You’re in recovery now. But you’ve just started.
You’re walking through your school’s campus, on your way to class. You’re 10 minutes early: you hate being late now. You used to be late all the time, but now time is of the essence. You learned this last semester, when walking to class took twice as long because your legs didn’t have the energy to move quickly. Speed walking to class wasn’t an option, so you learned to overcompensate for your own sluggishness. So now you’re 10 minutes early.
You’re having a good morning. After all, you’ve got the whole day planned out so that it will be okay. You’ve succeeded today in taking care of yourself: something that doesn’t always happen. But you try. And today, it seems you’ll succeed. In your bag, you have a full breakfast (complete with protein, fats, and the terrifying carbs), lunch (with dressing on your salad even), and a snack packed. Your portions are appropriate: you checked. Hell, you even measured.
You’ll have appropriate amounts of food all day, and you’ll even get to eat them at normal meal times. This is important to you: your body isn’t hungry again yet, so you have to eat intuitively solely based on the clock. This makes scheduling hard sometimes, but today your classes and club meetings fit perfectly.
It’s a great day. You even got up early and did a short yoga routine this morning. You feel rejuvenated and ready to take on a day of school. This is a rarity these days, in these early stages of recovery. You revel in it. You even smile.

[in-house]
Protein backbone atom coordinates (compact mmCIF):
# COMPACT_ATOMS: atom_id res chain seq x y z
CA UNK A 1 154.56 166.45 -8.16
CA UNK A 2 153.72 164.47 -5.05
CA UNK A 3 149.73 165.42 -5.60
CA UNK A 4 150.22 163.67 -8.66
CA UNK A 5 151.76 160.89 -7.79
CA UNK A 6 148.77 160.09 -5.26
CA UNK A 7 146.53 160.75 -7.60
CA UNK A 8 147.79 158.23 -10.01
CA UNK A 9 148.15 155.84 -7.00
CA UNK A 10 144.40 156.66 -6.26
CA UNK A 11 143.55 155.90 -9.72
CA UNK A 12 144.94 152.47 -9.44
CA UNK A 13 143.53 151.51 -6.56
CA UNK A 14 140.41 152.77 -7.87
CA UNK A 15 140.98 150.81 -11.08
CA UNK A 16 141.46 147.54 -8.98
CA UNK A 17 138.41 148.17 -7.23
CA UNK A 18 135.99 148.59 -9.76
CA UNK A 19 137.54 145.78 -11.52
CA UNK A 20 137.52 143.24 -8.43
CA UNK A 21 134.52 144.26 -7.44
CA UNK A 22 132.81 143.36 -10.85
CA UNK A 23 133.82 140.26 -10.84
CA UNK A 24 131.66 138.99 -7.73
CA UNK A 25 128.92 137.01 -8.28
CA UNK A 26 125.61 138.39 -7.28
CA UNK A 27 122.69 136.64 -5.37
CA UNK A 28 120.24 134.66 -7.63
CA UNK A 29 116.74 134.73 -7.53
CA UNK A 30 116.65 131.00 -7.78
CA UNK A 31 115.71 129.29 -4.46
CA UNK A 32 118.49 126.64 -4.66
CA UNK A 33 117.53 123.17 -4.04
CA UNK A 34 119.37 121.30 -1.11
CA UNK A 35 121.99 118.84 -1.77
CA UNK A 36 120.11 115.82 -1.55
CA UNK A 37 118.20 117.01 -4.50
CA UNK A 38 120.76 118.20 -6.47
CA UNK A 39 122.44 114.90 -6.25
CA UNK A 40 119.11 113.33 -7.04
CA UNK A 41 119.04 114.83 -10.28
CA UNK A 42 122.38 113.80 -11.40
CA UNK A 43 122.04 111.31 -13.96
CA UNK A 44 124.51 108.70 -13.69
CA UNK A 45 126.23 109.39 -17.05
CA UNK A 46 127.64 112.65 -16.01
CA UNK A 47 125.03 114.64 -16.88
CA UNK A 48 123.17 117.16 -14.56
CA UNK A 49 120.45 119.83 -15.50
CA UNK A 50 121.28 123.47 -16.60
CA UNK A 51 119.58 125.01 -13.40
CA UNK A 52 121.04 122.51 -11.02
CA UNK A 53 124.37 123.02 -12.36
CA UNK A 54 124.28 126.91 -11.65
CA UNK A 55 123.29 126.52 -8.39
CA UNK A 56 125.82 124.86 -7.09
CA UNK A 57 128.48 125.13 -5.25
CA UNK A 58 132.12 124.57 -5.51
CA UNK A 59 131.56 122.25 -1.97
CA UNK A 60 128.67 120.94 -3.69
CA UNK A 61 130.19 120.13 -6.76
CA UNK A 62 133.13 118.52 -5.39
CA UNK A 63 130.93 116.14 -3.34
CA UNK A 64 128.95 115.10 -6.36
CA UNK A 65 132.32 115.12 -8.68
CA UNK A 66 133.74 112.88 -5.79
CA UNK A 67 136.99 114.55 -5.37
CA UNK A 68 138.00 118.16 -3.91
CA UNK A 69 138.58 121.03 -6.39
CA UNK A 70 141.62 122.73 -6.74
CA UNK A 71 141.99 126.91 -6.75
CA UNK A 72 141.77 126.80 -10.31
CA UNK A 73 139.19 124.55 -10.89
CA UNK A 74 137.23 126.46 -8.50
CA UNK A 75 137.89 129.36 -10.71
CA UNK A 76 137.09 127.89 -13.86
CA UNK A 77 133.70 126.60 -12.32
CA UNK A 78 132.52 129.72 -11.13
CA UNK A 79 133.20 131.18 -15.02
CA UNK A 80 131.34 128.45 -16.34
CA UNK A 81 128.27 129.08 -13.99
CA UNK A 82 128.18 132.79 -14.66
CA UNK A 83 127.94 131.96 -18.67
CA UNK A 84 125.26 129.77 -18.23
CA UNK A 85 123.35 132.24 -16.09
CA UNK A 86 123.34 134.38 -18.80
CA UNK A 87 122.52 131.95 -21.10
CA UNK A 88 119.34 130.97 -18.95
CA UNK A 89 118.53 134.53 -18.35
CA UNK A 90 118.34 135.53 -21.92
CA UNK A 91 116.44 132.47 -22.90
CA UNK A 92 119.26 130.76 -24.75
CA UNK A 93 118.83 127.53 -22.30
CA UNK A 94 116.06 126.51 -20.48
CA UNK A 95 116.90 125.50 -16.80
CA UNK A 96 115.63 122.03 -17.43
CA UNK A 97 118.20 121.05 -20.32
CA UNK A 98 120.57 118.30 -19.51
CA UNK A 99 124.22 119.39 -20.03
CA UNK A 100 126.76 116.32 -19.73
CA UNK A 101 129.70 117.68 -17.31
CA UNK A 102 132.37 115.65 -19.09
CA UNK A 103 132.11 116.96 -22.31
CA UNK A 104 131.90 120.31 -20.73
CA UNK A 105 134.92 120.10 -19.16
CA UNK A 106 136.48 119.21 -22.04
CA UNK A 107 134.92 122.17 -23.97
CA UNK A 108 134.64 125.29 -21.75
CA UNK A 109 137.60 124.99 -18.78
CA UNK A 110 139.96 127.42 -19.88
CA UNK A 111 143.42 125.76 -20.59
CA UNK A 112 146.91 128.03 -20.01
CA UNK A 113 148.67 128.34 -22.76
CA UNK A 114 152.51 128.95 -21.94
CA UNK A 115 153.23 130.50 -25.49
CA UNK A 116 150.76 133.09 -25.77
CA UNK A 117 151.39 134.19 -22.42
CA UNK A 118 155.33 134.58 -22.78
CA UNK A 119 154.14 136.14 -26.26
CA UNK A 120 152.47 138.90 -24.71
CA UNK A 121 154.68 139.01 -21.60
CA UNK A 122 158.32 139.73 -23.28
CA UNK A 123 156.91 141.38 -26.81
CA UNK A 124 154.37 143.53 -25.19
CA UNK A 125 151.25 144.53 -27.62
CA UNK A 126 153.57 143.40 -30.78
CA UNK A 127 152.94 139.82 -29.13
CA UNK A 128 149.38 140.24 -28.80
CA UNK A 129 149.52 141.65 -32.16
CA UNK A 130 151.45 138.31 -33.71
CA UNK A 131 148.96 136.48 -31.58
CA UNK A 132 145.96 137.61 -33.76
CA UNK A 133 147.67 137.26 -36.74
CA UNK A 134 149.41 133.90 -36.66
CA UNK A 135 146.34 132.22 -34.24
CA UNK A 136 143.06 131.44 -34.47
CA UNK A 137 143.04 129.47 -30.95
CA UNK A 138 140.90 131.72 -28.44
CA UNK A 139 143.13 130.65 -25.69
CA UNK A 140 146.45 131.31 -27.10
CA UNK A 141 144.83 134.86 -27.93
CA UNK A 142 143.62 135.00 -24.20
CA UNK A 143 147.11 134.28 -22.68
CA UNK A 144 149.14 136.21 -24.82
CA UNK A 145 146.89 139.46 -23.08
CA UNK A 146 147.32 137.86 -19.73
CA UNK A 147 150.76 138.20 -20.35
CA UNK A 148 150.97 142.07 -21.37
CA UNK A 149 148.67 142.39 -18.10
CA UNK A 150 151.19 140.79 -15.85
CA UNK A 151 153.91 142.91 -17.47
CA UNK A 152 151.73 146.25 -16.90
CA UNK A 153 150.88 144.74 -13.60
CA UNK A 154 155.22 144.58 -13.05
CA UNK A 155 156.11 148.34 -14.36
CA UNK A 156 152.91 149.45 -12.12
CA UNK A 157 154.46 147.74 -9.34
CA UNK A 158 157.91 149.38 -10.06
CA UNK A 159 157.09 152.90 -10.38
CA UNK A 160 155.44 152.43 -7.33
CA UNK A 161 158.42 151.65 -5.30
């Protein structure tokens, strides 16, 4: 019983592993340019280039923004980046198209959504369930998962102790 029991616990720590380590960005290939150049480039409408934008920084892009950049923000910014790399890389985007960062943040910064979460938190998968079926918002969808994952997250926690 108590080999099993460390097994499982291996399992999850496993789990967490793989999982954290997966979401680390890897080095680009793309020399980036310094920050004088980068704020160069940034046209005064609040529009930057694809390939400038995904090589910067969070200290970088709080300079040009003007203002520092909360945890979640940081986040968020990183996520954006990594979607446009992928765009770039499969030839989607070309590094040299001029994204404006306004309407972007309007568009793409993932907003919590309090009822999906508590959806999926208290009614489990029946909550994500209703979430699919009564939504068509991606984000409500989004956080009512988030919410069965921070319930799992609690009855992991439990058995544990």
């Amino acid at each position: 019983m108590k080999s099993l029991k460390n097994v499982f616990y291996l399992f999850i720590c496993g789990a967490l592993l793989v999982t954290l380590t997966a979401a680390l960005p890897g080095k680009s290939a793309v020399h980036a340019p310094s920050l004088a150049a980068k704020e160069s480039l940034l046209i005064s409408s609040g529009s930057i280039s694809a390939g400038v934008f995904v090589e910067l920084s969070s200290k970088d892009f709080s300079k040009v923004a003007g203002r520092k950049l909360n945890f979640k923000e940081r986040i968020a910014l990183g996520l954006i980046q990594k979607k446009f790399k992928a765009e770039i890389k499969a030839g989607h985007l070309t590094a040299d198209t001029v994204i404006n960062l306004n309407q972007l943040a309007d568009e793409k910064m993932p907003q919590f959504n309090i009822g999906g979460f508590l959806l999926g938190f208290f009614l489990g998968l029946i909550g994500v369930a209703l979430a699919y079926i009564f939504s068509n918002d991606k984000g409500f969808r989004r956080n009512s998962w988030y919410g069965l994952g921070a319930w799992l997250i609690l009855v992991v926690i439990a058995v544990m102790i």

As you sit down in your favorite seat in class and take out your breakfast to chow down, your phone buzzes. A group of your friends is organizing a birthday plan for another friend, and they want to meet for lunch to plan everything.
Panic sets in.
Meet for lunch?
What about the food I packed?
Will the place they go to eat have food that I can keep track of?
Will I accidentally eat too little?
Even scarier, will I accidentally eat too much?
You text them back that you can’t go. You haven’t touched your breakfast. You’re stressed, and the idea of stress-eating makes you disgusted with yourself.
Your friends shame you in reply. They might be joking, but you’re not so sure. They haven’t seen you in ages, it’s true. It’s not that you haven’t wanted to: you just have to prioritize right now. And you can’t tell anyone why.
“You can’t even make time for half an hour? We can get lunch late if it works better for you” one text reads. They’re being accommodating. They’re being nice, and you’re being inflexible. They think you’re neglectful, unreliable, uncaring. They think you want to cop out of helping them plan. They think you’re snubbing them. They think you don’t want to see them.
These and a million other thoughts race through your brain. You can feel your stomach against your jeans, and your breakfast suddenly looks colossal in front of you. Even worse, this entire class full of people is going to see you eat it. Your chest tightens. Are they eating smaller breakfasts? Should you be eating a smaller breakfast? You’re not sure. You’re not really sure about anything you’re doing, and your next nutritionist appointment isn’t for another week. You are sure that you’re worried.
But you know you should eat the breakfast, because you’re still losing weight. You don’t want to lose any more weight.
You tell your friends you’ll see them another time, and you begin to feel left out. You wanted to help plan your friend’s birthday, you really did. But it just won’t work. Going to lunch with them to plan would sacrifice too much — your food, your ease of mind, your sanity for the rest of the morning… If you didn’t eat right at the lunch, you’d be sacrificing even more. So much of your progress… No, you don’t really trust yourself to make those decisions yet.